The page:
Field-programmable gate arrays (FPGAs) are the dominant hardware platform in many safety-critical, low-volume applications, including aerospace and nuclear power plants (NPPs).

Modern FPGA devices feature integrated microprocessor cores, digital signal processing (DSP) units, memory blocks and other specialised intellectual properties (IPs) and these advanced devices allow for the implementation of large, high-performance system-on-chip (SoC) designs with integrated safety mechanisms, making a strong case for adoption in additional safety-critical applications traditionally dominated by application-specific integrated circuits (ASICs).

From a high-level perspective, the FPGA and ASIC development flows are similar. Register-transfer level (RTL) coding and integration of third-party intellectual properties (IPs) are crucial steps in the front-end part of the flow. Extensive functional verification of the RTL design model reduces the risk of mismatches between requirements and RTL behaviour. At this stage, specification, coding, and module integration mistakes are the main source of systematic faults that, if undetected, could lead to dangerous failures of the FPGA device in the field.

The RTL model then goes through several implementation steps (see below). Synthesis and place-and-route tools map the design onto the target FPGA device. The bitstream generation step produces the file used to program the FPGA. Functional verification of implementation steps reduces the risk of mismatches between the derived netlists and the RTL design model. This is crucial to close the loop and ensure that the functionality implemented in the FPGA device matches the hardware requirements.

Above: The FPGA development flow

Functional bugs can be introduced during implementation steps, either because of RTL issues that cannot be detected during synthesis, or because of malfunctions in implementation tools, particularly synthesis and place-and-route, corrupting the original RTL functionality. While engineers may expect that implementation tools have been extensively tested prior to release, each design and coding style are unique and may trigger unknown corner cases.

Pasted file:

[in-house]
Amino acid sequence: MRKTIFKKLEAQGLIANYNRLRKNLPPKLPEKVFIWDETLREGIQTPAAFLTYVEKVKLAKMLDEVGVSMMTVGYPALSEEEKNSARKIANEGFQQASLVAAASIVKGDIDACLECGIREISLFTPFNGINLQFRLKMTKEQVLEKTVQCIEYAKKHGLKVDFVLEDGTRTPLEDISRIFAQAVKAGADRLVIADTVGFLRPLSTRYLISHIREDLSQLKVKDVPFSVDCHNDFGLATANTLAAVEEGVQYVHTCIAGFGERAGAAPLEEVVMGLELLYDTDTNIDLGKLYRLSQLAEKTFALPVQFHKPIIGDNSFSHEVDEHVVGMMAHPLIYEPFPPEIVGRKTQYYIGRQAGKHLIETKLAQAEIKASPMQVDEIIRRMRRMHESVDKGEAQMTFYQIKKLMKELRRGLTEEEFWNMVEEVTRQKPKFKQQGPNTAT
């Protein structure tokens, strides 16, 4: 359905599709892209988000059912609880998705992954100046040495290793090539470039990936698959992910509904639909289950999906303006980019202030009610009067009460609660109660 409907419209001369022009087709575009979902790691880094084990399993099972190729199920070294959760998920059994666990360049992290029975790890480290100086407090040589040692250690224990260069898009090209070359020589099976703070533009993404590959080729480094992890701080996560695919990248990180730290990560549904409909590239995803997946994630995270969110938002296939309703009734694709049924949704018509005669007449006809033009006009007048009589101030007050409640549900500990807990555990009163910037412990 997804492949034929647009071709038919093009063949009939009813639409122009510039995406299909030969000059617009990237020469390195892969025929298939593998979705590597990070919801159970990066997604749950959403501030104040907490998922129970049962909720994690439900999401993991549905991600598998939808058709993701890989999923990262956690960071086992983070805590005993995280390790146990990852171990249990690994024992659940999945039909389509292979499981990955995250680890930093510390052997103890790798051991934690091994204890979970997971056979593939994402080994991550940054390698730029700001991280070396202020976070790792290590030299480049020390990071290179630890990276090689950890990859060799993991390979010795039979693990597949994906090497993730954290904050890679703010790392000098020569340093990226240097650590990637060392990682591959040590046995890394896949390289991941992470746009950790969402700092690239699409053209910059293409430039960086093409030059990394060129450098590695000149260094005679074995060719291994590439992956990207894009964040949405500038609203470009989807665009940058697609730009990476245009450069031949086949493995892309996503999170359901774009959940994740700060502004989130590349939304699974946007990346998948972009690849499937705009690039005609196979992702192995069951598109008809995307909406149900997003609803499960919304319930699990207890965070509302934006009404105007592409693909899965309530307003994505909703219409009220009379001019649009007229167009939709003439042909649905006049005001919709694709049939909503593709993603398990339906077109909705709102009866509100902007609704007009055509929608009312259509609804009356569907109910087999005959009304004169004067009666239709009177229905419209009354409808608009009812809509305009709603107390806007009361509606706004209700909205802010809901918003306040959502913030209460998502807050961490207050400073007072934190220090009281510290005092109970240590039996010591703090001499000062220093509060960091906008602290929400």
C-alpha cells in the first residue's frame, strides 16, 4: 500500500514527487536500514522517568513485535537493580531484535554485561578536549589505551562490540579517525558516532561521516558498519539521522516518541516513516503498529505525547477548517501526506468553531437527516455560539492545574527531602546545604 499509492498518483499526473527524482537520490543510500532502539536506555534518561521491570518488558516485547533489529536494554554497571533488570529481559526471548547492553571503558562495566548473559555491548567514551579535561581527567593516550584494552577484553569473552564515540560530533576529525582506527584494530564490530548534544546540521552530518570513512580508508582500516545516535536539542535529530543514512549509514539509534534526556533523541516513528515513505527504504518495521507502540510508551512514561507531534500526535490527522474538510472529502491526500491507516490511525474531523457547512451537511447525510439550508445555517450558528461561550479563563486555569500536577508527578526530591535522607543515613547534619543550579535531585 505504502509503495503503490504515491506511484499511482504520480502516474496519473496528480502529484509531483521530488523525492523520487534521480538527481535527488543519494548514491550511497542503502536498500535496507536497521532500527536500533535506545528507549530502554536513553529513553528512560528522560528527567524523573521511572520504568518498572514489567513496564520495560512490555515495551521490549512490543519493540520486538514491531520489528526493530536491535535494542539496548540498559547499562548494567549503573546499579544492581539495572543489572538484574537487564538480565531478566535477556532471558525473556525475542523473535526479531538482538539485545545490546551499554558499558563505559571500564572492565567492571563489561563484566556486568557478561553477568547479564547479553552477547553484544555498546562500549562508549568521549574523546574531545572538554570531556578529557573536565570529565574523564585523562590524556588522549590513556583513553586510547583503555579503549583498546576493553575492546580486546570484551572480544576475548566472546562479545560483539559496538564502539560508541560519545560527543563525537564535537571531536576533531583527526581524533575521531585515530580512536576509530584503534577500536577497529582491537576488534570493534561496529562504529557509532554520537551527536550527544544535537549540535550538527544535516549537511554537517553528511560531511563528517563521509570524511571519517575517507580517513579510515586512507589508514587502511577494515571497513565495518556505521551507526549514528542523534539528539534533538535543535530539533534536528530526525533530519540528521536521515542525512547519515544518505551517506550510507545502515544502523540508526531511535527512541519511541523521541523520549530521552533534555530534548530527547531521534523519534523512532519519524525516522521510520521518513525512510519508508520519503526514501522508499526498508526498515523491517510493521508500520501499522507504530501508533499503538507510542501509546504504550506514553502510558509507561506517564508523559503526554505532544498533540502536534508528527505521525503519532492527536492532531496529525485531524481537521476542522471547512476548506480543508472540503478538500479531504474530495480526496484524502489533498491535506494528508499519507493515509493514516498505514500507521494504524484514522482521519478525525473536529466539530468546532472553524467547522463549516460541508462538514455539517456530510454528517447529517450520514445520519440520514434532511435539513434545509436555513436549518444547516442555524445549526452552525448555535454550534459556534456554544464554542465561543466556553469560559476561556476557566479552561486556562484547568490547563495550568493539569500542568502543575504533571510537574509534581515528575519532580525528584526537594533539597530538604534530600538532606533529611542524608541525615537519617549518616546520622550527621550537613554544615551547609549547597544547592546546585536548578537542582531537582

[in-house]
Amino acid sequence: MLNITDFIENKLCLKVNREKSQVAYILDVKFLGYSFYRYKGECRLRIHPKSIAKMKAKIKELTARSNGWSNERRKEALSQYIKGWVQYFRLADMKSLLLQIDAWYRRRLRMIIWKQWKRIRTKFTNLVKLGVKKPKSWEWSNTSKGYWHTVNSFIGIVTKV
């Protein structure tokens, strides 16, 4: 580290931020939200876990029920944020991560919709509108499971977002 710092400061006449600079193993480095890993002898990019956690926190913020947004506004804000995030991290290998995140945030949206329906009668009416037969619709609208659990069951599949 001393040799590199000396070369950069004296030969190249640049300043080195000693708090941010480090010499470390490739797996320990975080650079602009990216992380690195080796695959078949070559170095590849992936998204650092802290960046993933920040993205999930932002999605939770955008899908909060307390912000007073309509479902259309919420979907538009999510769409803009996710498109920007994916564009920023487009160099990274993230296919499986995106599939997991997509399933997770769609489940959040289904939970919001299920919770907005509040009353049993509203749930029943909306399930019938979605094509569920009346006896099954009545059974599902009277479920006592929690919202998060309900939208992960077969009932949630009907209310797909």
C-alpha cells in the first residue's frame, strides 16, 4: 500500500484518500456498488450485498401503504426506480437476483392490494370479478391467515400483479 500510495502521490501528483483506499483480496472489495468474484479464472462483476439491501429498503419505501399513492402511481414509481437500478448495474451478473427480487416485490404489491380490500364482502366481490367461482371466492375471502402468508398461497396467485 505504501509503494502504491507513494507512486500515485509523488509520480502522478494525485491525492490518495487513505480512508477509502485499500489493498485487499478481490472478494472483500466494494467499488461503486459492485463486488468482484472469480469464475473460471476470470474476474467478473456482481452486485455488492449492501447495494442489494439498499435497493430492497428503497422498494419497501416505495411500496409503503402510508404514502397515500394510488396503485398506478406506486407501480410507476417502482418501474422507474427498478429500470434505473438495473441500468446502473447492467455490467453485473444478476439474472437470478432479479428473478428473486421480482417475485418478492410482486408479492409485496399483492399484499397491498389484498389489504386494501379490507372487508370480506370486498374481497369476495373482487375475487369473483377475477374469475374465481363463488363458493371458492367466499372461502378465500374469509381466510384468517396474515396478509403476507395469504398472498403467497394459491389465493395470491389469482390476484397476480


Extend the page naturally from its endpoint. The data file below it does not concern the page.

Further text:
Regardless of the implementation tool used, there are coding issues that may go undetected during RTL verification and creep into the synthesis

netlist. In some corner case scenarios, RTL simulation behaviour may not match the behaviour of the corresponding netlist in the presence of unknown, or X, values. Consequently, while the synthesis tool operates correctly, its generated netlist may still not match the intended RTL behaviour.

Requirement-based testing does not explicitly target these type of corner cases, which can therefore be missed. RTL linting tools may warn about these scenarios. However, they provide neither a definite answer nor a simulation trace that shows how the bad scenarios may occur.

Desired functionality

FPGA implementation tools must fit the desired functionality into a prefabricated structure while meeting performance and power consumption goals. Implementation tools perform significant changes to the original logic structure of the design to improve device utilization and overall quality of results (QoR). Advanced optimisations pose a higher risk of corrupting the RTL functionality.

Certain FPGA synthesis tools support the automatic insertion of hardware safety mechanisms. Safety mechanisms shall not change the design functionality when no fault is present. In the event of a random hardware fault occurring during field operation, they need to raise an alarm and potentially correct the effects of the fault on the fly.

Synthesis tools may transform the encoding of finite state machines (FSMs), for example to include Hamming-based error detection and correction. Triple modular redundancy (TMR) is another type of safety mechanism where a critical logic function is triplicated and voting logic added to determine which of the three outputs should be considered as correct. Logic duplication and inference of memories with error correcting codes (ECC) may also be supported. Users certainly benefit significantly from these design enhancements that can be performed automatically by the synthesis tool. However, the inserted logic could contain bugs and must be rigorously verified.